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Exogenous Spermidine Optimizes Nitrogen Metabolism and Improves Maize Yield under Drought Stress Conditions

This study was to explore the nitrogen metabolism and transcriptome mechanism of spermidine (Spd) under drought stress conditions. Firstly, maize variety Xianyu 335 (drought insensitive type) and Fenghe 1 (drought sensitive type) were chosen as experimental materials under hydroponic conditions. The effects of PEG-6000 combined with Spd application on nitrogen metabolism were studied. Secondly, we chose maize variety Xianyu 335 for the field experiment. At the flowering stage, normal water treatment and moderate drought stress were carried out, respectively. The results showed that: (1) Hydroponics experiment showed that the content of NH4+ in the leaves of maize seedlings under drought stress increased significantly, while the content of NO3− and nitrate reductase (NR), glutamine synthetase (GS), glutamate synthase (GOGAT), glutamine dehydrogenase (GDH), glutamic oxaloacetic transaminase (GOT) and glutamic pyruvic transaminase (GPT) increased significantly. Spd can promote the assimilation of excess ammonia by enhancing the activities of ammonia assimilating enzymes GS/GOGAT and GDH, and transaminase (GOT and GPT), effectively alleviate the ammonia toxicity and nitrogen metabolism disorder induced by drought stress. (2) Pot experiment showed that Spd significantly promoted the root growth of maize under drought stress, so as to improve the absorption and utilization of water and nutrients. In addition, Spd can improve the chlorophyll content and photosynthetic rate of maize leaves under drought stress. After the application of exogenous Spd, the photosynthetic green leaf area increased, the leaf senescence rate slowed down, and the dry matter accumulation increased after anthesis, resulting in the increase of grain weight and grain number per ear, and finally improve the maize yield.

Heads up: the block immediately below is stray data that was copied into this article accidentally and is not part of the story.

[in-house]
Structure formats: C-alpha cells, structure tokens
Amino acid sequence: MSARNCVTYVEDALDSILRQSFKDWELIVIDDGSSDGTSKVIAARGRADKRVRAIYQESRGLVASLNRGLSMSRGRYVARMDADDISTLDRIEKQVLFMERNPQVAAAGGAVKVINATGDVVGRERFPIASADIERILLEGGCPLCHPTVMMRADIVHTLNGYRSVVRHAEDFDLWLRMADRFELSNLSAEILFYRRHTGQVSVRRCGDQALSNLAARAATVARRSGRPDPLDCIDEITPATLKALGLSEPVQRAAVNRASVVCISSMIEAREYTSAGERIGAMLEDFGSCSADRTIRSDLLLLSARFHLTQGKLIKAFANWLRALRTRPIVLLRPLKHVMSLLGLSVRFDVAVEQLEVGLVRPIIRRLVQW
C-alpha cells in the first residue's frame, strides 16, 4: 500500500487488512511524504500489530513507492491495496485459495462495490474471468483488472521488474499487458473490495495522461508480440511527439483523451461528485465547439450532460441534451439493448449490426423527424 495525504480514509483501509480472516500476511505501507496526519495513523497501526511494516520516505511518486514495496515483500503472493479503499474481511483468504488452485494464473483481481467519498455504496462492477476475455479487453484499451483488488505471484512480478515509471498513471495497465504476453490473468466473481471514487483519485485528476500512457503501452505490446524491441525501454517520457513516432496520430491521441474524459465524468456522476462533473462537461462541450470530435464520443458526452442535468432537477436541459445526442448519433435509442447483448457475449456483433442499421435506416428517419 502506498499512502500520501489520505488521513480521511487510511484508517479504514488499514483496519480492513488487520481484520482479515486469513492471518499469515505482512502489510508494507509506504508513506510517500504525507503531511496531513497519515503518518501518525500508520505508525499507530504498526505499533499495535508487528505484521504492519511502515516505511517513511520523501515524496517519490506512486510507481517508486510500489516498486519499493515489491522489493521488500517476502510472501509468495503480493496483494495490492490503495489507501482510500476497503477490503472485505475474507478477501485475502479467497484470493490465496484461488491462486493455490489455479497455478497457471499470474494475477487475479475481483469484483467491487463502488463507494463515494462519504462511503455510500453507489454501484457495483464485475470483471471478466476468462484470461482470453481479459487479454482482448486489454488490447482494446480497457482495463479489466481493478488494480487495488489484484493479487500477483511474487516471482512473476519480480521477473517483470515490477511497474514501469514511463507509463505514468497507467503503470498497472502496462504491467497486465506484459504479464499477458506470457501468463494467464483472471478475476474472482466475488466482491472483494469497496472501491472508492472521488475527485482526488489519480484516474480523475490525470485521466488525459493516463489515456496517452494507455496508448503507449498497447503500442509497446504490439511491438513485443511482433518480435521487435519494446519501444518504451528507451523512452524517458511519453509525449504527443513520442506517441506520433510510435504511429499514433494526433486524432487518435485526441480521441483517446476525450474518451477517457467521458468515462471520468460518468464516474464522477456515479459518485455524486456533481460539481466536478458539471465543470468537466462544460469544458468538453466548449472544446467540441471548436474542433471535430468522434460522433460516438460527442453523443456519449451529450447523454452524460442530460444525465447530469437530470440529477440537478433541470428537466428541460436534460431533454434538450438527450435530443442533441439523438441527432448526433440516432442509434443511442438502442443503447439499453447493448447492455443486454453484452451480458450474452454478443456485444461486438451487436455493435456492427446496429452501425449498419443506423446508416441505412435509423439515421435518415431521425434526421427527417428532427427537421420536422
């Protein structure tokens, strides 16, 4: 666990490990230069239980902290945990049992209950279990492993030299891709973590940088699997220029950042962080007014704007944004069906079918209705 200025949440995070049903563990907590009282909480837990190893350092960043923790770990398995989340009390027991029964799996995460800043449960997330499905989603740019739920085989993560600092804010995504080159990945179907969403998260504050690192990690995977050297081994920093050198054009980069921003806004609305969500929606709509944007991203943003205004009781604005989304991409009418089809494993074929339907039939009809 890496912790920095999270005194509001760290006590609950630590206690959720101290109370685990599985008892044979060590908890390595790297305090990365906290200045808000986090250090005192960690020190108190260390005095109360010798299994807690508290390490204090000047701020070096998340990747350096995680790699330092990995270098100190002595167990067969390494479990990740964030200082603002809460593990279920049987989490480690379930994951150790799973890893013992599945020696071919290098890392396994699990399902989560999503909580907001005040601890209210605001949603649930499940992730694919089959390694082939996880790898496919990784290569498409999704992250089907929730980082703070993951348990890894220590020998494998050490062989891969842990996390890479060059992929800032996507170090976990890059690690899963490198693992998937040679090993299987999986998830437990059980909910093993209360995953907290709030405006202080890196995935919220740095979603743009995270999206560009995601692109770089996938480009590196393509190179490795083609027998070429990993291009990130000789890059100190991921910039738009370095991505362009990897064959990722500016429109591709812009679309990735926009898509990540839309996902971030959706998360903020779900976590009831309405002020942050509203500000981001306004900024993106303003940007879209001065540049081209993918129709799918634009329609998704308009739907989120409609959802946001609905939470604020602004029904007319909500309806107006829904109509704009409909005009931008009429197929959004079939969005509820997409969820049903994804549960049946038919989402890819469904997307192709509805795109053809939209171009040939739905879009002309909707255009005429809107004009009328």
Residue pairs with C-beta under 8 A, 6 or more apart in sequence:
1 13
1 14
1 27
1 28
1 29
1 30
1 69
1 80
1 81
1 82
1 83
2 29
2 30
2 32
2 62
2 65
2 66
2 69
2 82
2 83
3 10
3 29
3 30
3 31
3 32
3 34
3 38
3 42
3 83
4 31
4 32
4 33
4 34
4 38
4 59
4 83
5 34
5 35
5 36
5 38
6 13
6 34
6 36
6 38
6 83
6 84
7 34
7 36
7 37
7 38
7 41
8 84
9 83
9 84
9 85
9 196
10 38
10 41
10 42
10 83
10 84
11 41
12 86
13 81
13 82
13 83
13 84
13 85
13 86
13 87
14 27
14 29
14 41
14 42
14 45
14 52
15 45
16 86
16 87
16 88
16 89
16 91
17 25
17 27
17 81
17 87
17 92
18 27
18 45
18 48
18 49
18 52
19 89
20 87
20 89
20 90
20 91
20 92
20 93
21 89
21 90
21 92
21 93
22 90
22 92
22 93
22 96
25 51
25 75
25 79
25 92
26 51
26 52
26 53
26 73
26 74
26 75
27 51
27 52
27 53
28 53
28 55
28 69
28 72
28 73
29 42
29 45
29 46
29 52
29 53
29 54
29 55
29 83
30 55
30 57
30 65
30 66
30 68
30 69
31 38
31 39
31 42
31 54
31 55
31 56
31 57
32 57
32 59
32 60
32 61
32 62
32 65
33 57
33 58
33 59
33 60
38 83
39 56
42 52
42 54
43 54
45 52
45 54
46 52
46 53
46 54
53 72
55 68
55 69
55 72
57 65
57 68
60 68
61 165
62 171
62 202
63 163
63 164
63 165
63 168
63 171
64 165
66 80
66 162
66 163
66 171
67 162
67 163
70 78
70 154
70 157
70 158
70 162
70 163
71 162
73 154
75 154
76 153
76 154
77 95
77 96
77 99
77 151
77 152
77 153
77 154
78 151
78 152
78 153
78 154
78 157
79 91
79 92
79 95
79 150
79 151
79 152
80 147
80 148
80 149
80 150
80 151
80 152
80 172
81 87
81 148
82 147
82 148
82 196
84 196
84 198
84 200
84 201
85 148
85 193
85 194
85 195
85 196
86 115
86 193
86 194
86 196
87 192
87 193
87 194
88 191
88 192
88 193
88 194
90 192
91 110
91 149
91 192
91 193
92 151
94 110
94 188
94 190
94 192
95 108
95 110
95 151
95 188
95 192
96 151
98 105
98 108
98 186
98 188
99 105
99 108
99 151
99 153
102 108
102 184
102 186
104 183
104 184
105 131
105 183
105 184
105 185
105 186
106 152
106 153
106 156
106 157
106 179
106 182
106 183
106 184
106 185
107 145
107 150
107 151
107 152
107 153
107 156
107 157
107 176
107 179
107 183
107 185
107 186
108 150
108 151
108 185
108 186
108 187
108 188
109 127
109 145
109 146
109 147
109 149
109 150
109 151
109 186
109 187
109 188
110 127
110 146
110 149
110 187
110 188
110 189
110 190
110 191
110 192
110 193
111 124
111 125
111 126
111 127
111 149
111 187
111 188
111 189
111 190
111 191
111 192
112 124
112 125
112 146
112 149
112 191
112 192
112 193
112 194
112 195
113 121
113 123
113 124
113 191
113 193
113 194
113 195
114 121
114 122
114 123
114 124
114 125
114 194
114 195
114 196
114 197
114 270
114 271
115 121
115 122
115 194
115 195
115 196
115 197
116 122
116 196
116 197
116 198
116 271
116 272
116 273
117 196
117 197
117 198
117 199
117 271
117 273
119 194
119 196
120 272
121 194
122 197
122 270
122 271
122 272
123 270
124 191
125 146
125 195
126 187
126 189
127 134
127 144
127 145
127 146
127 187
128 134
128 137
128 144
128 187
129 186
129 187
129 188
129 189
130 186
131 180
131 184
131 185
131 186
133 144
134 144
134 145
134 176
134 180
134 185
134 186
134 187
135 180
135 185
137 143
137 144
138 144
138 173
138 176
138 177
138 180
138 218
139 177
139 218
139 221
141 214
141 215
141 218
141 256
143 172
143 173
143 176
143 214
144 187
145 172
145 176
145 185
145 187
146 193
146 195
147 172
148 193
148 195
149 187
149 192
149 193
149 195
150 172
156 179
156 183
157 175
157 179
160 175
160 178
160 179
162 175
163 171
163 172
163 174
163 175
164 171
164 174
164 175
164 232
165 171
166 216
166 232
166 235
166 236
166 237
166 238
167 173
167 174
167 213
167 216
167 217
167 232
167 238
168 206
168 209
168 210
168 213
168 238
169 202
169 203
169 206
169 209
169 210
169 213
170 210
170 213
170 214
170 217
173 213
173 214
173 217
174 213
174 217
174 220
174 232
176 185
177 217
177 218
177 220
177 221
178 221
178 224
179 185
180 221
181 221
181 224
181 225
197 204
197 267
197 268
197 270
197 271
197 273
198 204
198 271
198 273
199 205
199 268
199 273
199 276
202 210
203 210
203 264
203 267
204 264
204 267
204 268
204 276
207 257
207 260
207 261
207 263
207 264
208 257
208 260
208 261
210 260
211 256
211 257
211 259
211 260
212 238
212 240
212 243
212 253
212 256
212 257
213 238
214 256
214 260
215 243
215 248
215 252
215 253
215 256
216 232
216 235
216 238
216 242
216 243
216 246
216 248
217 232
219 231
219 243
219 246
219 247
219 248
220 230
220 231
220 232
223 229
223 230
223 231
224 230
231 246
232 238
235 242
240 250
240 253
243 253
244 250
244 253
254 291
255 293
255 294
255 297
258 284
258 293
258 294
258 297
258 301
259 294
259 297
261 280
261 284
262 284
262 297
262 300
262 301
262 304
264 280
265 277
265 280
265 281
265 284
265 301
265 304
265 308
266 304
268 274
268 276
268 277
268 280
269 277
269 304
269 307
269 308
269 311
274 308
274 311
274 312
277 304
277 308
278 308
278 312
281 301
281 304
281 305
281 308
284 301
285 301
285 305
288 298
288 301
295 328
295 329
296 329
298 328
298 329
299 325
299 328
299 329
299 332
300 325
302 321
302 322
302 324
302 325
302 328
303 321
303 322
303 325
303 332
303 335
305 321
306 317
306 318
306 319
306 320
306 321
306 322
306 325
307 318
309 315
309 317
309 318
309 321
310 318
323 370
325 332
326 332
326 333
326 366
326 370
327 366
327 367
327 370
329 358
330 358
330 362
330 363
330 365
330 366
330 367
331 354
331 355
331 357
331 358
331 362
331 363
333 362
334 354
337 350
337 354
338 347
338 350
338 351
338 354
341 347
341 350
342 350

Publication date: 20/08/2022

Author: Ling Dong

Reference: doi: 10.3390/agriculture12081270



This project has received funding from the European Union’s Horizon 2020 research and innovation programme under grant agreement No 1914.